Scientists earn grant to study the leading cause of childhood blindness
The optic nerve could be the microscope into brain disorders that scientists need. An underdeveloped optic nerve – one that never fully developed its cells or one whose cells died off – could indicate other dysfunctions in the brain.
Virginia Tech Carilion Research Institute scientists were awarded a $2 million grant from the National Institutes of Health to study the optic nerve. Konark Mukherjee, an assistant professor at the Virginia Tech Carilion Research Institute, will use the grant to study why, in some people, the optic nerve fails to develop fully, a disorder called optic nerve hypoplasia.
“Optic nerve hypoplasia is the leading cause of childhood blindness, but we don’t know much about it,” Mukherjee said. “Anything we find will be significant. It’ll be completely new.”
In the United States, optic nerve hypoplasia is responsible for 15 percent of childhood blindness, a figure that has doubled in the past decade and continues to increase. Yet there is no treatment to prevent or repair malformation of the optic nerve. Mukherjee, along with his colleague Michael Fox, an associate professor at the Virginia Tech Carilion Research Institute, want to change that.
“The idea is simple, but the research is complicated,” said Mukherjee, who is also an assistant professor of biological sciences in Virginia Tech’s College of Science.
The retina, located at the back of the eyeball, and its output, the optic nerve, are part of the central nervous system. Hypoplasia means fewer cells, so optic nerve hypoplasia literally translates to the optic nerve having fewer cells than it should. That’s where the simple understanding ends.
“Does it mean the retinal output cells are fewer than normal?” Mukherjee asked. “Where does the disease begin? When does it begin? We need to know more than the name.”
Although the exact mechanism of what causes optic nerve hypoplasia is unknown, scientists do know at least one of the molecules involved – a protein called CASK, which usually provides structural support and helps form the adhesion sites between synapses that neurons use to communicate. The support from CASK can become a hindrance if the protein is mutated or missing. The adhesion sites end up deformed and can lead to developmental disabilities, including autism spectrum disorders.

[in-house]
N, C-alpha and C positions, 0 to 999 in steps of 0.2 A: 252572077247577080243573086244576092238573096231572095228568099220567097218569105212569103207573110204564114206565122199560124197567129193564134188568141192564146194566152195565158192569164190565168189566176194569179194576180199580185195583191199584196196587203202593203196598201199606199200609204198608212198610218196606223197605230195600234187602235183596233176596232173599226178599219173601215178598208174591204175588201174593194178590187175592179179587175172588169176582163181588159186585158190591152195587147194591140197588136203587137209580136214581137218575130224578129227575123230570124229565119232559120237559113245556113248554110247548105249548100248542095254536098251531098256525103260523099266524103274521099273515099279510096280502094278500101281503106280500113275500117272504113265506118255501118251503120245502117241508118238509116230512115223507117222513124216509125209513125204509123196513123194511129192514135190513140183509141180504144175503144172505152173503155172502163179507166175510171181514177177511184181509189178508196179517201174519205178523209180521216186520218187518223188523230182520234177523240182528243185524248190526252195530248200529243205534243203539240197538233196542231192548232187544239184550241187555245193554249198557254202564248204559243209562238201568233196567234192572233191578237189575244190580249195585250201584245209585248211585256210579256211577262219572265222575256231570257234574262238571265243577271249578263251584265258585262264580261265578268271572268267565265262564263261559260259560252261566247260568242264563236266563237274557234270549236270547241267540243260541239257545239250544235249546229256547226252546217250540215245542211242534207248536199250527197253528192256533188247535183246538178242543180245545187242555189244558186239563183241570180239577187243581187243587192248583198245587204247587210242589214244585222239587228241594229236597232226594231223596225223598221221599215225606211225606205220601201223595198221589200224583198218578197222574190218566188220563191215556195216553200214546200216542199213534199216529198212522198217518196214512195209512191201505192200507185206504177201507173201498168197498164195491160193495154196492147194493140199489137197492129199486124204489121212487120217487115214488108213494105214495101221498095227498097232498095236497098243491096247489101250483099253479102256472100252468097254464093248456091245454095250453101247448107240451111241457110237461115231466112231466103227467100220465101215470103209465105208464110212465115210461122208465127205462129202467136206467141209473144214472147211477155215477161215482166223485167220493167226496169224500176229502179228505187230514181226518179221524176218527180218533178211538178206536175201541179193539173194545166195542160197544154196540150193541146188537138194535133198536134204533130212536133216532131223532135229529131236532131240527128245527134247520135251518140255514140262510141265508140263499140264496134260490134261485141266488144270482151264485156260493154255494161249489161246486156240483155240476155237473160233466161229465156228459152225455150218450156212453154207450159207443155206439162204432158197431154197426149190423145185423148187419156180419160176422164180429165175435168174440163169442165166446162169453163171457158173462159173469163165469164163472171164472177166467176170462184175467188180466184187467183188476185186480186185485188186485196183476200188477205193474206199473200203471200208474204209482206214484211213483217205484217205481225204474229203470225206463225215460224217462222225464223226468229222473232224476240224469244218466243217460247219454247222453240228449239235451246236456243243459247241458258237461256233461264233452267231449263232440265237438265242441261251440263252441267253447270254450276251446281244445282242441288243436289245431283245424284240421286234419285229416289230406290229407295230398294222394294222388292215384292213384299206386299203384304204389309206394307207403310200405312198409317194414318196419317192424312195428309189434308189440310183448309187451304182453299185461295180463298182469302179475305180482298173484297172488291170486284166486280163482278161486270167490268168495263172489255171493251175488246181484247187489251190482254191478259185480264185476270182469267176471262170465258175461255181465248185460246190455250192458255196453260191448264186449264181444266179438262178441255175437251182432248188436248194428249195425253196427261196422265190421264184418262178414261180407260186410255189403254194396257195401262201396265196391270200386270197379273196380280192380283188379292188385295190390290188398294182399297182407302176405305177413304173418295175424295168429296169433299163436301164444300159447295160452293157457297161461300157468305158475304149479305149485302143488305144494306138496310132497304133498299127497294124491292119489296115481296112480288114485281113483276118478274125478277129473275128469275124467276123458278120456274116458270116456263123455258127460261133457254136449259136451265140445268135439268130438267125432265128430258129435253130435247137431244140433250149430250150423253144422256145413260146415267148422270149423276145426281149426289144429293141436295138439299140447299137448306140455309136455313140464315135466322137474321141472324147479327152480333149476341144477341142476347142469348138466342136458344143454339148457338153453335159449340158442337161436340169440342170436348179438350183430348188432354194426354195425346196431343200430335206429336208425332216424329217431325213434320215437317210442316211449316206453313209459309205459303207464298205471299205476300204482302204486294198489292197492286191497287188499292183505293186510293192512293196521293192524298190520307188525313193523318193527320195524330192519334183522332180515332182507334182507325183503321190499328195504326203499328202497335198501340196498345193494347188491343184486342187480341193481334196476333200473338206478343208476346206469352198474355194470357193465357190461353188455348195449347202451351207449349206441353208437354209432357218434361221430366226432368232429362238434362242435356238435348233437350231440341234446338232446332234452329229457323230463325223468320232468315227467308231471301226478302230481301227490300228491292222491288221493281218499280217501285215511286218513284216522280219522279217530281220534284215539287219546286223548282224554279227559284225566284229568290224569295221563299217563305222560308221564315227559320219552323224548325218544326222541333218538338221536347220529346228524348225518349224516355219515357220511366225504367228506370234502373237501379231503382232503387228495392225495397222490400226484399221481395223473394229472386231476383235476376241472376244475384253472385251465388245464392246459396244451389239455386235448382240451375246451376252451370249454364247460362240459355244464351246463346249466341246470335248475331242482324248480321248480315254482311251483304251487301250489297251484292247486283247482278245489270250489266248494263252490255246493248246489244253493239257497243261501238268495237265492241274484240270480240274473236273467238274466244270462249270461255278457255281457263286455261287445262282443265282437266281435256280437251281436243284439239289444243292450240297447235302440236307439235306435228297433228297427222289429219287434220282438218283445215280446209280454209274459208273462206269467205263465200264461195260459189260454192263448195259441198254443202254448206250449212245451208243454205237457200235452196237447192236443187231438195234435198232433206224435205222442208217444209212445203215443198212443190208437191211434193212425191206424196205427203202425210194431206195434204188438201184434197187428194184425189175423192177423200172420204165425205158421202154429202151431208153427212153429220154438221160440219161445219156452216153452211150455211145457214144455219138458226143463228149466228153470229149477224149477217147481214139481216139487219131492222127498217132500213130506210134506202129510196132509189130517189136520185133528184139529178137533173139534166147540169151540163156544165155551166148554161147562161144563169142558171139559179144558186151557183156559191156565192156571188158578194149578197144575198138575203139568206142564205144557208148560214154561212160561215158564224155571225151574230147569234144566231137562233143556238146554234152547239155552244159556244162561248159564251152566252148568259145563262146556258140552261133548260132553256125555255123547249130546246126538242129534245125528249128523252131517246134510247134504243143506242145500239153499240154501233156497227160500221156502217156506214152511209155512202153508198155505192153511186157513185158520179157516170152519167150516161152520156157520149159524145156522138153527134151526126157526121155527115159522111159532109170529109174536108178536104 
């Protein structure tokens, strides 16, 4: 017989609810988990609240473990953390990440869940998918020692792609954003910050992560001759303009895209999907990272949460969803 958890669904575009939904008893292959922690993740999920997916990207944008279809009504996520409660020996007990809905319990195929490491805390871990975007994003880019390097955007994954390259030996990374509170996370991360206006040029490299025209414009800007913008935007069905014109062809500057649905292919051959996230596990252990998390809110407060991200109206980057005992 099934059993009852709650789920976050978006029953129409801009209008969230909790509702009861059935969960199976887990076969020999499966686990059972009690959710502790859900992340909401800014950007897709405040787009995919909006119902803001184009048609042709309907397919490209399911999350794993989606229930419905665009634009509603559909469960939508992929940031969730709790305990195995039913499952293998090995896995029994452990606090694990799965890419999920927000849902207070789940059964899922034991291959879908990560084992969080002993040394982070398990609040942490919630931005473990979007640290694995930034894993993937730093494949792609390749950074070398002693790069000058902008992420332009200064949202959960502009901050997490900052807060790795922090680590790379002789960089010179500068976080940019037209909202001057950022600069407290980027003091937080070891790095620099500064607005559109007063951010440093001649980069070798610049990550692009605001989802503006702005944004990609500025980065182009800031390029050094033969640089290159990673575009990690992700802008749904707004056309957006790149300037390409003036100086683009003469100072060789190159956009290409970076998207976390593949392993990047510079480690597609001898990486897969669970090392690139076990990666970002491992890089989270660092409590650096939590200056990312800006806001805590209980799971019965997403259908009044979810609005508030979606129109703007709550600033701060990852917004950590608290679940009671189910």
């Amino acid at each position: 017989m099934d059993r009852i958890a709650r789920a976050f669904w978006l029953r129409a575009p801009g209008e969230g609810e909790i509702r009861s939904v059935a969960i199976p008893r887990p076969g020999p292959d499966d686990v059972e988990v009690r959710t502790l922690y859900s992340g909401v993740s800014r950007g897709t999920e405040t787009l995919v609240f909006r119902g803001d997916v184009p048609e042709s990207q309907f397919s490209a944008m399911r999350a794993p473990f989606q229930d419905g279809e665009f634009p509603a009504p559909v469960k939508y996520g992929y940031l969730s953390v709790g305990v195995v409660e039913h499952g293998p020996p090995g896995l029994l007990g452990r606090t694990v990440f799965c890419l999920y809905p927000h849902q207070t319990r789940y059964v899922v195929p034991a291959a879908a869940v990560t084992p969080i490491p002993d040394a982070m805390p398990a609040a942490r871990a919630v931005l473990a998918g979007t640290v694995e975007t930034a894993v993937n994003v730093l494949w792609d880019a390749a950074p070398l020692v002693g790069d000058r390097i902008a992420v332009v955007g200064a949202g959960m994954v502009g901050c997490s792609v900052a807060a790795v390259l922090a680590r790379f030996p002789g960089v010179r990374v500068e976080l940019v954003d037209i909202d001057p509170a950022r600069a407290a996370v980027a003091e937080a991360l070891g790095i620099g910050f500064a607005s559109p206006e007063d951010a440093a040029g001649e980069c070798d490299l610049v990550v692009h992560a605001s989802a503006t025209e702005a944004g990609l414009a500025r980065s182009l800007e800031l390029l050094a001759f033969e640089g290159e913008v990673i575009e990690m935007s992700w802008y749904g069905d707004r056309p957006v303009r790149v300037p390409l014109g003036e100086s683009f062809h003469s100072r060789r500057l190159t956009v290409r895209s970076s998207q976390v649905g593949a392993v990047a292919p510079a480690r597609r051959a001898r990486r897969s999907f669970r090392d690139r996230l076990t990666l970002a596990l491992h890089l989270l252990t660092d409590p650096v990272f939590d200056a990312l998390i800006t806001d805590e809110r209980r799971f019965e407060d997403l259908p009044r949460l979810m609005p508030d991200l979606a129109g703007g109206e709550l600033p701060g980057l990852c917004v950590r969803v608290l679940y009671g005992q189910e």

“Often, people with autism spectrum disorders also have visual defects,” said Fox, who is also an associate professor of biological sciences in Virginia Tech’s College of Science. “We’re studying whether the CASK molecule is important in forming and maintaining the connections between the retina and the brain.”
Fox and Mukherjee used a rodent model to study the optic nerve without the CASK gene. In a healthy optic nerve, axons transmit information along the length of the nerve, from the eye to the brain. In CASK-deleted mutants, the axons were missing.
The scientists realized that the cause could be either optic nerve hypoplasia, where the axons never develop, or optic nerve atrophy, where the axons form and then die off.
“Maybe optic nerve hypoplasia and atrophy are the same thing, and it’s just the timing that leads us to call it hypoplasia or atrophy,” Mukherjee said. The scientists could see that, whatever the cause, the axons were missing. “There were big open spaces where the axons should have been.”
The missing axons weren’t enough to answer the question of atrophy or hypoplasia in optic nerve development, though. The researchers needed to visualize how the optic nerve makes connections to neurons.
The scientists are now using fluorescent dye tracers to label the synapses between the retinal output neurons and their target cells in the brain.
“In optic nerve hypoplasia, we think the connections might be broken,” Fox said. The preliminary data from Mukherjee and Fox’s research suggest that there is indeed a connectivity problem.
Therein lies the next question – is the speaker or the listener responsible for the disconnect? Fox and Mukherjee suspect it’s the speaker – the optic nerve. Without a CASK gene, the optic nerve may have all the information, but it will never form a way to communicate with the other neurons.
“You have to use it or you lose it. If the nerve can’t make the right kind of connection, the axons degenerate and die out,” Mukherjee said. “That’s likely what we’re seeing here.”
Mukherjee and Fox plan to investigate the timing of the disorder next. After allowing the optic nerve to mature, they will delete CASK. If the optic nerve atrophies, they’ll know that optic nerve atrophy and optic nerve hypoplasia are the same disorder rather than two distinct diseases.
According to Mukherjee, even more disorders may be involved, as evidenced by the children with optic nerve hypoplasia who also have autism spectrum disorders.
“We have to remember that the optic nerve is just the visible part of the central nervous system,” Mukherjee said. “It makes sense that optic nerve hypoplasia wouldn’t affect just the optic nerve; it could cause other problems or be a symptom of a different source.”
The visibility of the optic nerve will continue to be helpful in their research, according to Fox.
“The eyeball, with the retina at its back, is a natural isolation chamber where we can do manipulations to see and fix connections to the brain,” Fox said. “Eventually, as we learn more about those connections, we’ll be able to develop therapies to correct visual system problems.”
Written by Ashley WennersHerron